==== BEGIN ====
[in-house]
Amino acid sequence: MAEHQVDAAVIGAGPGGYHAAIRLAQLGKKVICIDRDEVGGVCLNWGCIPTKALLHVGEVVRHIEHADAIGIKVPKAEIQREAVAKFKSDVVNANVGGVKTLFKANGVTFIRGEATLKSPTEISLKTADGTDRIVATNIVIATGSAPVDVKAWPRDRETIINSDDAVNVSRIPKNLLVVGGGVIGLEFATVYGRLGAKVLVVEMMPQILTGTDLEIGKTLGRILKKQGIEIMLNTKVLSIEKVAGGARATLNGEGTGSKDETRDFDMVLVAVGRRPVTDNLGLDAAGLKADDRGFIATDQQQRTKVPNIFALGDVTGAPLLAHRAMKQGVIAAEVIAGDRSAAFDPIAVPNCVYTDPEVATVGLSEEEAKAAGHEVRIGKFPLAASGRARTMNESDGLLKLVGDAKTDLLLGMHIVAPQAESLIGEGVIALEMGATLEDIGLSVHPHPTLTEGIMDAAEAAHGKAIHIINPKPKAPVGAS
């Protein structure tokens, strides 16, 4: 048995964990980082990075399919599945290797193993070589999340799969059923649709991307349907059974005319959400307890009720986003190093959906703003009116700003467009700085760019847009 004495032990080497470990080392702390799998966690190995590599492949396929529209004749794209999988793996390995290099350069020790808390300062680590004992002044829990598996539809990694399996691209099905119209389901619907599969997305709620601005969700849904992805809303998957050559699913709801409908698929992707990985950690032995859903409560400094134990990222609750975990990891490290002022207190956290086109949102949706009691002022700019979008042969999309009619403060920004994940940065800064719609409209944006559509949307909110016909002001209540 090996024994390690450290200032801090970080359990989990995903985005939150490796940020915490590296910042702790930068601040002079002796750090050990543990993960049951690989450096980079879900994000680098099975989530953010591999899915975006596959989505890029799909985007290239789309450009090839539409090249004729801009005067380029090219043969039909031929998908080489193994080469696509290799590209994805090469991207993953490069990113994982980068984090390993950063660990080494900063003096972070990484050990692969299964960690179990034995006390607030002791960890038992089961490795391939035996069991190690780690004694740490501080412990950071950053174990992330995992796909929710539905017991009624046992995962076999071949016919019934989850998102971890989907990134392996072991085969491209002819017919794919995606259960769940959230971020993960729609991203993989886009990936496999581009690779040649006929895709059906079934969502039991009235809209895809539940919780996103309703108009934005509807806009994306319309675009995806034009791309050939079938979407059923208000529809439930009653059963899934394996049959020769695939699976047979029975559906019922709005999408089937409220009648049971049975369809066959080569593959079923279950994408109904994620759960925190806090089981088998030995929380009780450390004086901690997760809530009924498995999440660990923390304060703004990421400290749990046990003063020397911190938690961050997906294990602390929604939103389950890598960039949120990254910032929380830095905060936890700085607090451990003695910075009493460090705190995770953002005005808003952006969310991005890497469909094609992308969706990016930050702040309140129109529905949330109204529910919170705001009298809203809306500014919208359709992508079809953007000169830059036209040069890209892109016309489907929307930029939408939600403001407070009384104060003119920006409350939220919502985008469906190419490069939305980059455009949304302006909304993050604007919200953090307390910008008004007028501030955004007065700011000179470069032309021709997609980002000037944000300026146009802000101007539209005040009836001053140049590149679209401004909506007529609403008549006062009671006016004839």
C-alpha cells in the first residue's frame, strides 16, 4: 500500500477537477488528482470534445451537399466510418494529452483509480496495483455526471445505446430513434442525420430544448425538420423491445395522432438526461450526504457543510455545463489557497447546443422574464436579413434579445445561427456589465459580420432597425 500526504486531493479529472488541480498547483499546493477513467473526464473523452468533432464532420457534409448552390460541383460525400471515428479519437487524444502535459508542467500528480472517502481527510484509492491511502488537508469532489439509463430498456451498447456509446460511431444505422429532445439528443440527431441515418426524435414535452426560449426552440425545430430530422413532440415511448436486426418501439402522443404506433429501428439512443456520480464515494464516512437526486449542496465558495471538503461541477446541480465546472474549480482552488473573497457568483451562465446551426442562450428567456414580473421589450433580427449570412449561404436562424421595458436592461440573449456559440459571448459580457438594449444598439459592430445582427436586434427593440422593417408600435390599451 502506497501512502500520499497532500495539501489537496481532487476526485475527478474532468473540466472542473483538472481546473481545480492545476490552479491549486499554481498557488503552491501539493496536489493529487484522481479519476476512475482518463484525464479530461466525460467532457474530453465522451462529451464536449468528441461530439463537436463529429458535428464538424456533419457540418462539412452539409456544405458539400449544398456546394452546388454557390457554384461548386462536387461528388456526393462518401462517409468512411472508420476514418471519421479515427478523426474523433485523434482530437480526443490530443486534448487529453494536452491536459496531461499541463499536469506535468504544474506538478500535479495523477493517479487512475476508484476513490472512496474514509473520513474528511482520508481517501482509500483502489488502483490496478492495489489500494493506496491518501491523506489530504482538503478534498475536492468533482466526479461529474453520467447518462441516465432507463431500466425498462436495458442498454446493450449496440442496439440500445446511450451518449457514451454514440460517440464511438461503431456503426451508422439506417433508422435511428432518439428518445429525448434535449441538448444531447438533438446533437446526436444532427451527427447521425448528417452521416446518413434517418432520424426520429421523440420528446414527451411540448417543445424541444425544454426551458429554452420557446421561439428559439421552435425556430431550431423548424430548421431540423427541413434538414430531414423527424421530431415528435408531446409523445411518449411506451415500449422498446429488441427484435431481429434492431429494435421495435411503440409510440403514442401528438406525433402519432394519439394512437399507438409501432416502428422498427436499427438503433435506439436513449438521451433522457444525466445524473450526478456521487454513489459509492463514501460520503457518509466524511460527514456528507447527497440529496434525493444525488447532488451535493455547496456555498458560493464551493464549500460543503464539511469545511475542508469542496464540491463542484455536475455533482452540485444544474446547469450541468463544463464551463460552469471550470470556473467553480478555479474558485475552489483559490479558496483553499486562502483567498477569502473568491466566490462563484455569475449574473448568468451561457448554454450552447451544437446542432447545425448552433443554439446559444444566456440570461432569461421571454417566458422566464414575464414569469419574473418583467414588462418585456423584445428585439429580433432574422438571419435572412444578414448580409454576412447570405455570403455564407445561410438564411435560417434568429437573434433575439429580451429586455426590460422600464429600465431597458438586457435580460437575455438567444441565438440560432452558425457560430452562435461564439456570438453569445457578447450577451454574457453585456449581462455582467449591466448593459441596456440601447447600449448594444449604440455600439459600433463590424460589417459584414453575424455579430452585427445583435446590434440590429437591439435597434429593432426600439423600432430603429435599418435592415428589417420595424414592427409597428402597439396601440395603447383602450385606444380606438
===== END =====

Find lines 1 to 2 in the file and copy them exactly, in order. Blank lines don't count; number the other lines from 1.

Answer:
[in-house]
Amino acid sequence: MAEHQVDAAVIGAGPGGYHAAIRLAQLGKKVICIDRDEVGGVCLNWGCIPTKALLHVGEVVRHIEHADAIGIKVPKAEIQREAVAKFKSDVVNANVGGVKTLFKANGVTFIRGEATLKSPTEISLKTADGTDRIVATNIVIATGSAPVDVKAWPRDRETIINSDDAVNVSRIPKNLLVVGGGVIGLEFATVYGRLGAKVLVVEMMPQILTGTDLEIGKTLGRILKKQGIEIMLNTKVLSIEKVAGGARATLNGEGTGSKDETRDFDMVLVAVGRRPVTDNLGLDAAGLKADDRGFIATDQQQRTKVPNIFALGDVTGAPLLAHRAMKQGVIAAEVIAGDRSAAFDPIAVPNCVYTDPEVATVGLSEEEAKAAGHEVRIGKFPLAASGRARTMNESDGLLKLVGDAKTDLLLGMHIVAPQAESLIGEGVIALEMGATLEDIGLSVHPHPTLTEGIMDAAEAAHGKAIHIINPKPKAPVGAS